As for Cutler, his 2011 stats however warped by injury remain a worry. Perhaps the addition of friend Brandon Marshall who he linked up with a lot in their time in Denver will help spark the fire of a resurgent offense. Cutler has good arm strength and will hope to find Marshall quite a few times in 2012.
In the Backfield
The Bears will lean heavily on the newly signed Matt Forte in 2012. Coming back from injury won’t be easy, but if he can get back to 100%, Forte has a great chance to post career high numbers. An injury limited Forte to 997 yards and 3 TDs on the ground, and 490 yards and a touchdown through the air. Forte is a great talent, one that is now focused on one thing; winning.
Forte will be joined in the backfield by Kahlil Bell who was forced into action when Forte went down last season. While not finding the endzone, Bell did average 4.3 yards a carry and will do well whenever he finds himself subbed in.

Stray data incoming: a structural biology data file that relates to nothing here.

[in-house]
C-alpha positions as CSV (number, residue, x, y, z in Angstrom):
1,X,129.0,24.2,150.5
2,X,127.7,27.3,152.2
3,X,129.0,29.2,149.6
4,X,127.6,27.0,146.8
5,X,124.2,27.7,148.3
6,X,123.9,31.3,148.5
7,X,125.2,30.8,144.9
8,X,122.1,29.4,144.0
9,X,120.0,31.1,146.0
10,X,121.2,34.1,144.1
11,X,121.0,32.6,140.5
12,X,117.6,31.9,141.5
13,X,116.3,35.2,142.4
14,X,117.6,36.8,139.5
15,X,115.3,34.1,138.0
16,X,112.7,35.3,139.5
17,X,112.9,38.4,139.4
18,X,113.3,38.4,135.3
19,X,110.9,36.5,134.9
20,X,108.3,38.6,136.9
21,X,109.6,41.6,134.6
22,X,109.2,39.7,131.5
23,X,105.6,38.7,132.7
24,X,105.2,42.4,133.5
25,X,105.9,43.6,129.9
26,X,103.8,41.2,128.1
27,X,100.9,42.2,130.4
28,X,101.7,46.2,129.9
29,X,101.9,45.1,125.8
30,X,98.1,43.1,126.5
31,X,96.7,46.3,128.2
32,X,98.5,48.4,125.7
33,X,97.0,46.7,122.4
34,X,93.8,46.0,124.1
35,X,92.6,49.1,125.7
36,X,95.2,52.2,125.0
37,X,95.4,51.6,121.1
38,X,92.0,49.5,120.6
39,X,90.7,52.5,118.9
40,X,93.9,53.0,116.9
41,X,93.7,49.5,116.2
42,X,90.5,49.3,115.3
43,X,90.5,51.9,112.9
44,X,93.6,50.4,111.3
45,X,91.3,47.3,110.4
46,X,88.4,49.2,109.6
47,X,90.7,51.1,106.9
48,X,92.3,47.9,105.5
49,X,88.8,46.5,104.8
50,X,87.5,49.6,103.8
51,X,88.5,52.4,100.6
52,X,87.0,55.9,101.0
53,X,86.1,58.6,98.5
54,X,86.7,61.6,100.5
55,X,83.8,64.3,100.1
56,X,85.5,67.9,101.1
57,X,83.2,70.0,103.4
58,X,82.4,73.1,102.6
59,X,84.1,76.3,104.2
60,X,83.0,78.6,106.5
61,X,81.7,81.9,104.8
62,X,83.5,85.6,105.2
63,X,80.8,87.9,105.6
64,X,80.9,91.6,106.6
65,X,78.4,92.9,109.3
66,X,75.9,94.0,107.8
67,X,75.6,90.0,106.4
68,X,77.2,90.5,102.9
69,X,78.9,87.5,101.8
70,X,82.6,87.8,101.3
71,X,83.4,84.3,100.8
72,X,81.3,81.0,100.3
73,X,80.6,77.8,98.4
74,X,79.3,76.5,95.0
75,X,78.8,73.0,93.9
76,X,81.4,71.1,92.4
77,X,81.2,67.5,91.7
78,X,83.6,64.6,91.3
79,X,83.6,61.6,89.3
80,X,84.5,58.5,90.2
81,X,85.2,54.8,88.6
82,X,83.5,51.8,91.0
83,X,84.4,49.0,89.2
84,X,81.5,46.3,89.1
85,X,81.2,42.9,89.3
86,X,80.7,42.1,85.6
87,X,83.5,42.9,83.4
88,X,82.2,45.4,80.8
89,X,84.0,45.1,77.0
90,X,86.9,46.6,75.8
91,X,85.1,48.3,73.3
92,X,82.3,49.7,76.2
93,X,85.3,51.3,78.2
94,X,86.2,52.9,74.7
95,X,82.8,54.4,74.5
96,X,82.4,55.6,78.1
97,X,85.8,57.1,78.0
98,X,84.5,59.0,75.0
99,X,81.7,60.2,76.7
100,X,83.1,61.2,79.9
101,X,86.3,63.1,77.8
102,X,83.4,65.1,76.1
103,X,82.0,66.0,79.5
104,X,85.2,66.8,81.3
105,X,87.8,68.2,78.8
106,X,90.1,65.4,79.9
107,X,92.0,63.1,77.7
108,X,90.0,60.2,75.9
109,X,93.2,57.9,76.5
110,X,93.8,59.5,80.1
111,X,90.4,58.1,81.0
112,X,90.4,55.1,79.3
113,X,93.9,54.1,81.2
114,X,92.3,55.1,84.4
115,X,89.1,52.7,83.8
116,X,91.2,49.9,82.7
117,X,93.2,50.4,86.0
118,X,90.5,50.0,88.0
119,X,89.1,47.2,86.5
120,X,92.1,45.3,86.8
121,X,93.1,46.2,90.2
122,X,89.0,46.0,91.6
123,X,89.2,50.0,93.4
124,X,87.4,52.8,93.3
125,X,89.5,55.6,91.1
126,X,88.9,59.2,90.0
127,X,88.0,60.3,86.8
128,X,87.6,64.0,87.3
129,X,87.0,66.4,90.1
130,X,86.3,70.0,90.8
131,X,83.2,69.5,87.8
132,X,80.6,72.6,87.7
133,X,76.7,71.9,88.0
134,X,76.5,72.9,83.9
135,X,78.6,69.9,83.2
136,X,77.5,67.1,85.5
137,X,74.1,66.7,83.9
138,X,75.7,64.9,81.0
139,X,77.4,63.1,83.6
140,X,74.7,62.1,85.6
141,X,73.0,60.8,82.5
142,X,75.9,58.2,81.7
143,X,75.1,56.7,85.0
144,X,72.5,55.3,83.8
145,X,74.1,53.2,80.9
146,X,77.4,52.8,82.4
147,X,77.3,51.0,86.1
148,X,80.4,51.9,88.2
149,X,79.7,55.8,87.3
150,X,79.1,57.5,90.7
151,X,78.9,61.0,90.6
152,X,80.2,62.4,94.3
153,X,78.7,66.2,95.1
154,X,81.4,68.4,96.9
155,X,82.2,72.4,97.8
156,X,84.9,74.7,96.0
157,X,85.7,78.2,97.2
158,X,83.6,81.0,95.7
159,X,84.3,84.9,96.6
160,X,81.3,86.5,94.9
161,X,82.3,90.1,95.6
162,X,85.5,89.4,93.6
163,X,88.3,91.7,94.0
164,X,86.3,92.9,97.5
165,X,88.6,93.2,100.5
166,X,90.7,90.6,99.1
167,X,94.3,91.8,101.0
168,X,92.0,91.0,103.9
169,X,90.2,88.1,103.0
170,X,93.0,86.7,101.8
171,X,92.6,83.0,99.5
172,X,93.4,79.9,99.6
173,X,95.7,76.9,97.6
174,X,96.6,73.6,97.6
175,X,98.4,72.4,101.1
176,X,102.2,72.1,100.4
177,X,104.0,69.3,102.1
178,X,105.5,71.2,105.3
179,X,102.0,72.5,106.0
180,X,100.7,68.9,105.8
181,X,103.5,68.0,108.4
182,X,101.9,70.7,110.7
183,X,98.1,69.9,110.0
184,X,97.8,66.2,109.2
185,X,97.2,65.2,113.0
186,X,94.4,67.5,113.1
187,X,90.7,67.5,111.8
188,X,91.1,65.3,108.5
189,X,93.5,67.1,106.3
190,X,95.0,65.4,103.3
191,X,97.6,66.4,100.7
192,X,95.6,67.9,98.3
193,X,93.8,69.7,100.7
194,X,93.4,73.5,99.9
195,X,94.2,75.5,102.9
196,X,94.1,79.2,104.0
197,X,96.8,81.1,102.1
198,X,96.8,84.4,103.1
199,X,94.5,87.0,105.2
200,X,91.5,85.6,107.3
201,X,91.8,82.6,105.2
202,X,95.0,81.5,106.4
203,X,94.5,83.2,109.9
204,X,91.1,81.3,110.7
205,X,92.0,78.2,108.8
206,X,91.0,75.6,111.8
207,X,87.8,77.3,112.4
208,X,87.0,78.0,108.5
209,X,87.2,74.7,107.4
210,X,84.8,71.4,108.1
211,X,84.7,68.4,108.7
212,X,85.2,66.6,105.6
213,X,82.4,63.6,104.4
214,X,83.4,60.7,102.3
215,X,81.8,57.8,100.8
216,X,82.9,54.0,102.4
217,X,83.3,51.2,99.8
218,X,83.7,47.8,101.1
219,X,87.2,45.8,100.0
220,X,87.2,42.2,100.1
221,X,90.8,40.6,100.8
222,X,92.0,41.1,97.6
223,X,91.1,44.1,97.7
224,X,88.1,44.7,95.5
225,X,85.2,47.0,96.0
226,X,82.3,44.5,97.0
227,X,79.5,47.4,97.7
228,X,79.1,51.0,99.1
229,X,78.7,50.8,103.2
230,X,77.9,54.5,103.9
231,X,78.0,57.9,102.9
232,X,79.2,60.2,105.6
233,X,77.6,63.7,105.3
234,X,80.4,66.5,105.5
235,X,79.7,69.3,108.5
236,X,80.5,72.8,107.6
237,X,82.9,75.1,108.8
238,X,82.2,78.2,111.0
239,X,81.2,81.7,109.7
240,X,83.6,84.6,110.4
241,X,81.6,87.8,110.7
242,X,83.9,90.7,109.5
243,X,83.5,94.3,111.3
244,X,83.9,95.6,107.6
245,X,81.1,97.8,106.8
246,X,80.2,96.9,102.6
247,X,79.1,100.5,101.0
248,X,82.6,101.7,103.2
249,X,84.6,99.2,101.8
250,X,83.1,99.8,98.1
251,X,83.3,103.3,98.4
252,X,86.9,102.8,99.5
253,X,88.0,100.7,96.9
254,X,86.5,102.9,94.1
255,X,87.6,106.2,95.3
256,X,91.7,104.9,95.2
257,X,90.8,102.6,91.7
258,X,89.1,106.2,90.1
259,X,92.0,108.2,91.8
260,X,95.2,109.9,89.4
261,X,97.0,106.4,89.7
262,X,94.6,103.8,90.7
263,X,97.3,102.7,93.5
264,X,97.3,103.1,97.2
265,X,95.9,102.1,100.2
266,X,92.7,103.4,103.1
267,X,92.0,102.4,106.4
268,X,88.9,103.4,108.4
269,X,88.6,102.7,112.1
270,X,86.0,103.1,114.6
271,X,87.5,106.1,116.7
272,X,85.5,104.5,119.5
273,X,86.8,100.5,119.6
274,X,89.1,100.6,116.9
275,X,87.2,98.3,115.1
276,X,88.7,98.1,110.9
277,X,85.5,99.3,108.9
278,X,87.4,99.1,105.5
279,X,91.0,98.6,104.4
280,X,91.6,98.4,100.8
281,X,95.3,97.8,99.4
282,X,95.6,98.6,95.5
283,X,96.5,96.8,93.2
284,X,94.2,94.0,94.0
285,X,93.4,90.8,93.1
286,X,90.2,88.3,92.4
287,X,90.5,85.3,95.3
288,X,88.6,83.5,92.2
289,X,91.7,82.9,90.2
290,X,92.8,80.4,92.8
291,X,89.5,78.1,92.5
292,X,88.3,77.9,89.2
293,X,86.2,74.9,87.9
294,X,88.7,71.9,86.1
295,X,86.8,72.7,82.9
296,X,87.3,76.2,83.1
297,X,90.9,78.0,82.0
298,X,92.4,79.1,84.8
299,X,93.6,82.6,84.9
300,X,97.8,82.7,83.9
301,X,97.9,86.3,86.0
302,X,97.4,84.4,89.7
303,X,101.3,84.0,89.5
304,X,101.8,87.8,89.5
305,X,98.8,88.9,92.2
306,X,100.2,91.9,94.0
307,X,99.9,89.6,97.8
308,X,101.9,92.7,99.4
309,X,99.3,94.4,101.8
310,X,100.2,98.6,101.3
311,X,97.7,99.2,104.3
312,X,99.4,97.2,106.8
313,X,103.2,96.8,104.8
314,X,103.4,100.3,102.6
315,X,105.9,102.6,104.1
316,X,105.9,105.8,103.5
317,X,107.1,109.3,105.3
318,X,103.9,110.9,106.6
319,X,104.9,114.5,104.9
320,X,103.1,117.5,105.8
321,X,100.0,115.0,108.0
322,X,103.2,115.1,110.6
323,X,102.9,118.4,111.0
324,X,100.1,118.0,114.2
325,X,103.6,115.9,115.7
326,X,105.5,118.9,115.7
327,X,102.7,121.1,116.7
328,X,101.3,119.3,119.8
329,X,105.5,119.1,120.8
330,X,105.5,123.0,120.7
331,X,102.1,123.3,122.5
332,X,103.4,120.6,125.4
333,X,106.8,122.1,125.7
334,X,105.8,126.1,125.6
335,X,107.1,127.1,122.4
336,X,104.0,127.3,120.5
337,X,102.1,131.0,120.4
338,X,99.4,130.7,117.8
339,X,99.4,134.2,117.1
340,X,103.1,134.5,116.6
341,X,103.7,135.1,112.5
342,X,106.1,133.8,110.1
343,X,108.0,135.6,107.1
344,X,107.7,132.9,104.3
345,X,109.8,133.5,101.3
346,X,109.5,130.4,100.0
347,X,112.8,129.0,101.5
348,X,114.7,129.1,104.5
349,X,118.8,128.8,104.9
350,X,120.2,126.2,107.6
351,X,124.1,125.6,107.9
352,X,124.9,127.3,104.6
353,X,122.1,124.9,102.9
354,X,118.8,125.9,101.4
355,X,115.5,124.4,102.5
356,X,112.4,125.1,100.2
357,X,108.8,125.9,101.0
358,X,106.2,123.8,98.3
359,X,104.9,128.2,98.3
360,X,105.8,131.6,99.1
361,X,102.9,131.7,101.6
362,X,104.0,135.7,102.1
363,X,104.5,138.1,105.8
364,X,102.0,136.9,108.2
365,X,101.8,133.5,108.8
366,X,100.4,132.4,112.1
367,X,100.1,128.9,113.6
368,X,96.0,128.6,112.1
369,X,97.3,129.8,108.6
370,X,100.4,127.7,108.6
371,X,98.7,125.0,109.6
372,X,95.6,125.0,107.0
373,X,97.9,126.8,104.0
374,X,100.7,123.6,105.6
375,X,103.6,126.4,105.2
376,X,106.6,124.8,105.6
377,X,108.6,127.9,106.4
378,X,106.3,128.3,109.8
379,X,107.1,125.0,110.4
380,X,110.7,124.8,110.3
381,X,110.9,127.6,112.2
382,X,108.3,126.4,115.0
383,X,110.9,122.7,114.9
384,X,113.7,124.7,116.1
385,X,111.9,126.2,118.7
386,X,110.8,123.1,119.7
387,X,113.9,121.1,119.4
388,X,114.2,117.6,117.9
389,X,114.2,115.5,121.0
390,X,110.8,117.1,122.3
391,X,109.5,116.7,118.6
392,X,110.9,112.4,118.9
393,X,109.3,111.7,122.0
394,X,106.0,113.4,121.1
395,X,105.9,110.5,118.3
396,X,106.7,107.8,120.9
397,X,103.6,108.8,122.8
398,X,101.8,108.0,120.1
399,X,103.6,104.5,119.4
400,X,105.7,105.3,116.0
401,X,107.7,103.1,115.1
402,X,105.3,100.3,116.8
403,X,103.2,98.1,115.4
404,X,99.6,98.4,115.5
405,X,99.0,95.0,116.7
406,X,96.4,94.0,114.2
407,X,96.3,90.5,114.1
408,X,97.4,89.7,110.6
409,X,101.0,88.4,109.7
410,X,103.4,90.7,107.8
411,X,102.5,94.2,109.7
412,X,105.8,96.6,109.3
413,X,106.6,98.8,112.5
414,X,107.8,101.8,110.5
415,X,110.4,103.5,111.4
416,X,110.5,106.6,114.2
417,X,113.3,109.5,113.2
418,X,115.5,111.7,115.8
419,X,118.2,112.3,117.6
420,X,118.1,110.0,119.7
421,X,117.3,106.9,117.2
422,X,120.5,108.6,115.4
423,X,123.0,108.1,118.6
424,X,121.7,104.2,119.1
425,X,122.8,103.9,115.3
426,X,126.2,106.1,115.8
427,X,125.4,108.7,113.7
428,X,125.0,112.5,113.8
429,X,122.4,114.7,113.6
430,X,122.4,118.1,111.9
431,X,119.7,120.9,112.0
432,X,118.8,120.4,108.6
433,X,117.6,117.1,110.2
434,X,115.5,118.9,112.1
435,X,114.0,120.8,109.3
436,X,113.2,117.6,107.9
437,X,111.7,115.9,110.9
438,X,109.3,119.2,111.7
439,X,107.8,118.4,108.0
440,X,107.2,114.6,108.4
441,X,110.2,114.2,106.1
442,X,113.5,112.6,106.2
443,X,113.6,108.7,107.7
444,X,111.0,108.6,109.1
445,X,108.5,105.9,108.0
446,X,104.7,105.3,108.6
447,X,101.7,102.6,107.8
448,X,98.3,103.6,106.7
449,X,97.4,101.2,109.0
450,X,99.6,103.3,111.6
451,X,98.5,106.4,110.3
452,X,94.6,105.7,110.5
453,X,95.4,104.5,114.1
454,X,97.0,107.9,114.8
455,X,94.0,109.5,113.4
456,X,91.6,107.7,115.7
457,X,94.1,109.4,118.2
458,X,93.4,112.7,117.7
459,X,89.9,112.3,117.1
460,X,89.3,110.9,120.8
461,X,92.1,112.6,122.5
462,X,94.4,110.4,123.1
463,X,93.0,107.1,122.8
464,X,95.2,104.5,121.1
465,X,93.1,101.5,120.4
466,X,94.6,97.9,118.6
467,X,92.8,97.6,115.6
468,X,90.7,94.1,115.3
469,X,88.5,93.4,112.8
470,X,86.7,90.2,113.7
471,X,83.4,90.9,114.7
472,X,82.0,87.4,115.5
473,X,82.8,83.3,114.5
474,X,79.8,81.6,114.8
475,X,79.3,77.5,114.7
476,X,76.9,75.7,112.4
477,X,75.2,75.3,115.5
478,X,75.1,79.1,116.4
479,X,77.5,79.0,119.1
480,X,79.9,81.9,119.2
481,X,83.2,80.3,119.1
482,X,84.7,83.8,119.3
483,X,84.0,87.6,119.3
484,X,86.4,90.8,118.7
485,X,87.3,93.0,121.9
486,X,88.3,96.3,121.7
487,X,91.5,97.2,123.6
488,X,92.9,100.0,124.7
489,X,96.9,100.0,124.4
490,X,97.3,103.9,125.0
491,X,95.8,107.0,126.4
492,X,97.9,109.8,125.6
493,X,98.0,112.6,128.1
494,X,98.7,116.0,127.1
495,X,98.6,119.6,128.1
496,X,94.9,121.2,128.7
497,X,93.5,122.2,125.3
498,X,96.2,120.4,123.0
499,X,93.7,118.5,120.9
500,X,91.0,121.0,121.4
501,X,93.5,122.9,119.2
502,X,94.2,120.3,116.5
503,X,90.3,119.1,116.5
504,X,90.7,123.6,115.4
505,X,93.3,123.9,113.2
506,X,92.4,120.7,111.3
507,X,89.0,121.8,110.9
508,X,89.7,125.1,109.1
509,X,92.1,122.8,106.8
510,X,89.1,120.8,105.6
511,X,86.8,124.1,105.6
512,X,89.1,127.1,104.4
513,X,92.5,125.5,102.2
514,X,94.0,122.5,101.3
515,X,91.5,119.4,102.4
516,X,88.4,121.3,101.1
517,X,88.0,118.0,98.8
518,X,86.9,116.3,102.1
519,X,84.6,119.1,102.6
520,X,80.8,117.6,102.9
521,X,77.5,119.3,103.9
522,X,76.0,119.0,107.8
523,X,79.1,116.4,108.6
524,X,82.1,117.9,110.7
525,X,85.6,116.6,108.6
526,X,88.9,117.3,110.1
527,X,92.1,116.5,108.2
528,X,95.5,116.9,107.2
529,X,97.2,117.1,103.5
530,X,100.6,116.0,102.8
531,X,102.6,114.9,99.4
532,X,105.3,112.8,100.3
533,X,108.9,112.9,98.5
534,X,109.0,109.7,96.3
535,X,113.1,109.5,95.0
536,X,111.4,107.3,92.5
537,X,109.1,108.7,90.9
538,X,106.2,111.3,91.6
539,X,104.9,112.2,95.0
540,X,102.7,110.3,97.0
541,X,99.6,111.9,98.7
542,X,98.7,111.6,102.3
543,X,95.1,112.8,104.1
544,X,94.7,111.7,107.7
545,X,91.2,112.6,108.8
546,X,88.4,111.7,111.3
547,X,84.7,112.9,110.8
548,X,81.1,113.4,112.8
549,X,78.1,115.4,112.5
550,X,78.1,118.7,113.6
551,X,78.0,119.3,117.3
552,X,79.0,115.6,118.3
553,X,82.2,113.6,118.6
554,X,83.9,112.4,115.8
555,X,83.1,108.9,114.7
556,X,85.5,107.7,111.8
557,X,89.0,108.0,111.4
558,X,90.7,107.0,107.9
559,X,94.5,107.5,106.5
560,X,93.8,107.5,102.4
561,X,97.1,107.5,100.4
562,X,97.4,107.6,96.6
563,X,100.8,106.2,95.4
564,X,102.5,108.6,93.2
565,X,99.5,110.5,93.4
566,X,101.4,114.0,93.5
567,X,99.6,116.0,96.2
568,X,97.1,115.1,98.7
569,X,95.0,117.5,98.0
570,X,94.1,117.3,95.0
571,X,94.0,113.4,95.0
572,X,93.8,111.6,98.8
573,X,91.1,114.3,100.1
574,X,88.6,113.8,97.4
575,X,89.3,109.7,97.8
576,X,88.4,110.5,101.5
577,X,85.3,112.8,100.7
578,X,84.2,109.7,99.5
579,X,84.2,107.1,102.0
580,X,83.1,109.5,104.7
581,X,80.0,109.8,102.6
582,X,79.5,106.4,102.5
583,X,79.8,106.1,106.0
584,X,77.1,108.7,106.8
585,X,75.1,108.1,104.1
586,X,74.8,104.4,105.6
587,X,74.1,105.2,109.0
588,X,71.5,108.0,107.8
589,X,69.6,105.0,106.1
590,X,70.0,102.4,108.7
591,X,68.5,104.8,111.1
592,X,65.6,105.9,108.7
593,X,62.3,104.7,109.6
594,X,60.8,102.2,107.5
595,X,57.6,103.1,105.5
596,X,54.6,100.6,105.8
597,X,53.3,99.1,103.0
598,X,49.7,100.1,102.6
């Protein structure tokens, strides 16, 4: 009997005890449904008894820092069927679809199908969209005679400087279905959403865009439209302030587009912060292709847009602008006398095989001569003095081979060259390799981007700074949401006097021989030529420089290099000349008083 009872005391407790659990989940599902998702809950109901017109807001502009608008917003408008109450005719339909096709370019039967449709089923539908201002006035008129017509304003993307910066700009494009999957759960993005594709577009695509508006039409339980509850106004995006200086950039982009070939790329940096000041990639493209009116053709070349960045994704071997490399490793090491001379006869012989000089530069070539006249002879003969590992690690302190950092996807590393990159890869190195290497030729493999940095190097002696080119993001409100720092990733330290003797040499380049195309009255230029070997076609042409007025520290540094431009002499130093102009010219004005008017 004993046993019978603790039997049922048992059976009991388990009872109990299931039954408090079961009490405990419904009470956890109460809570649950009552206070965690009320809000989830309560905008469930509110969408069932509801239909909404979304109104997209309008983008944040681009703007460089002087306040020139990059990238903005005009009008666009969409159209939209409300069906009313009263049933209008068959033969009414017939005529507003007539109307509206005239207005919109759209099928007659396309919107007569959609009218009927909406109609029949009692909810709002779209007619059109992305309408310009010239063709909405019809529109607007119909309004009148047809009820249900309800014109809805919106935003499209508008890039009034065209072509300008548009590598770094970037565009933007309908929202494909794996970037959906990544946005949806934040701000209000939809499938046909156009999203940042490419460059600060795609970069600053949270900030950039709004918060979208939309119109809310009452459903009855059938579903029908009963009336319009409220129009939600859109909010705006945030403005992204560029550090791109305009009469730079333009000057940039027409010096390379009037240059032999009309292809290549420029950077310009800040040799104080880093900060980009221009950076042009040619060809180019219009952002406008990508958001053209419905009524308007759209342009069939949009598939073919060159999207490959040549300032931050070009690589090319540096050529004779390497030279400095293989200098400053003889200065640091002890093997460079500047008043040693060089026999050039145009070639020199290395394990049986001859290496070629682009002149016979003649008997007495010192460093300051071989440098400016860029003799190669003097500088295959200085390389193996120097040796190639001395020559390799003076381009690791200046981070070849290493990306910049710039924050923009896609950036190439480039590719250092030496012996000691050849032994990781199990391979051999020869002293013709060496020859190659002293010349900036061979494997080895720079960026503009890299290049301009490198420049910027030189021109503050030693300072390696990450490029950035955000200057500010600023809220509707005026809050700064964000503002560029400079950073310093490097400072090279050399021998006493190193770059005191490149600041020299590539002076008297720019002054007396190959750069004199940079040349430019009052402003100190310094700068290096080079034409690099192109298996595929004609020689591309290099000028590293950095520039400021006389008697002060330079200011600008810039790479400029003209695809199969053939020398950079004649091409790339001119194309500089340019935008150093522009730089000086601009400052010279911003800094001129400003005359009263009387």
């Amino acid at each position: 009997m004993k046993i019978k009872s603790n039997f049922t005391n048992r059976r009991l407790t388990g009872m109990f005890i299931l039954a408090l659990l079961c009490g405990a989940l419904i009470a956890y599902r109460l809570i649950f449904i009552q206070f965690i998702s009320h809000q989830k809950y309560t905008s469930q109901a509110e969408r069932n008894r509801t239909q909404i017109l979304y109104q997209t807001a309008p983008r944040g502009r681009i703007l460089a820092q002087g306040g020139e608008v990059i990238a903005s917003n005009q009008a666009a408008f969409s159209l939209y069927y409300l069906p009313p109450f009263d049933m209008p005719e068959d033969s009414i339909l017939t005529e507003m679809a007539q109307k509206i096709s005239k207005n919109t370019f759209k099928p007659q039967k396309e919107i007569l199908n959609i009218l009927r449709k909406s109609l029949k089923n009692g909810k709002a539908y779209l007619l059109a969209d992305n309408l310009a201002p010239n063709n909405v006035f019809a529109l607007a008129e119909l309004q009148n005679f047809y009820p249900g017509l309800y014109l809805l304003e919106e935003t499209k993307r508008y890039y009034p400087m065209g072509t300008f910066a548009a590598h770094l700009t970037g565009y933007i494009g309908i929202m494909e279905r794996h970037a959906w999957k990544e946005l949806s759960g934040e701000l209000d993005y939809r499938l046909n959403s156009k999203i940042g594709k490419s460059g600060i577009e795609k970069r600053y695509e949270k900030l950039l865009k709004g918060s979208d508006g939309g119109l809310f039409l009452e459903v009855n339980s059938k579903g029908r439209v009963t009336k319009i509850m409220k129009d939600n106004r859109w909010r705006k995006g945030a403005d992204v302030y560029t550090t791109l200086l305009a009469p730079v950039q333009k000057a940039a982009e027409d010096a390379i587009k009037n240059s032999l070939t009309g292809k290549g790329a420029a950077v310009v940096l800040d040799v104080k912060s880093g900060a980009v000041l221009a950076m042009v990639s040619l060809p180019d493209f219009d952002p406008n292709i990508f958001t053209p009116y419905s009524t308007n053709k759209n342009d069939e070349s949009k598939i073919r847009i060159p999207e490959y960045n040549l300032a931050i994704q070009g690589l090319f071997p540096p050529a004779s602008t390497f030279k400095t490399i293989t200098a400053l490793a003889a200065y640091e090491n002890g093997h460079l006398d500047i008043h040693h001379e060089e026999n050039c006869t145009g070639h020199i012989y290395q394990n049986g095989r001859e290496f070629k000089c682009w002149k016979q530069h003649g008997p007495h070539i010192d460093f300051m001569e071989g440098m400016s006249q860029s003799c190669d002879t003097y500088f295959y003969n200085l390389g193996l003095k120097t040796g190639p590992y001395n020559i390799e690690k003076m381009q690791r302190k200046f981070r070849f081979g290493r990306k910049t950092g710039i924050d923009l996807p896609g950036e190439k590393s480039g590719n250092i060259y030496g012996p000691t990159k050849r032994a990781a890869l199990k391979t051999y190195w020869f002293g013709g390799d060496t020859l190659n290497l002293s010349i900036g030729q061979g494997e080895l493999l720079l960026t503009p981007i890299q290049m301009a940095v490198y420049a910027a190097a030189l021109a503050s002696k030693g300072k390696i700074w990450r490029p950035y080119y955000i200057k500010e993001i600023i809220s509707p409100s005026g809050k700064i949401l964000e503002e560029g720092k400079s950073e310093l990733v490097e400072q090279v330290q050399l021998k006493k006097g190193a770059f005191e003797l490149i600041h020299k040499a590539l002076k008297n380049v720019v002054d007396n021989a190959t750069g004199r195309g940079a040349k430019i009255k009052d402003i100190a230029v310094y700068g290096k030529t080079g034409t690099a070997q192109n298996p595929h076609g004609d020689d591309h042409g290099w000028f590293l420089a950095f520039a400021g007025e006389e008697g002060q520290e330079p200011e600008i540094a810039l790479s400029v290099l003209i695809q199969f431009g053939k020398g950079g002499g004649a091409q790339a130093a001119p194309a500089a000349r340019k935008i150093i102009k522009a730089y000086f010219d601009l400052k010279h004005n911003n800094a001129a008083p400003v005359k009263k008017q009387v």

Former Raiders running back Michael Bush was a big signing for Chicago in the summer, signed at the time Forte was looking for his contract renewal. Bush offers quality back up to Forte; in 2011 he rushed for 977 yards and 7 TDs.
The Bears finally have their true number one wide receiver. Chicago traded two 3rd round draft picks for the once again teammate of Jay Cutler. The Chemistry might have faded since Denver, but they will be balling in 2012. Marshall gained 1214 yards on 81 catches and scored 6 times last year in Miami.
Chicago’s top receiver in 2011 Johnny Knox is currently injured, which leaves Earl Bennett (381 yards and a TD), Devin Hester (369 yards and a TD) and Dane Sanzenbacher (276 yards and 3 TDs) as the experienced players to fight for the slots opposite Marshall.
Chicago’s second round pick Alshon Jeffery fell kindly to them and will push for playing time as a rookie. Also in the mix is former Falcon Eric Weems who signed in the summer.
The Big Uglies
The move to acquire Marshall was brilliant. It gives Cutler a new, reliable toy to play with. The move the Bears missed however was to acquire/draft quality players for the offense line. A line that allowed 49 sacks in 2011.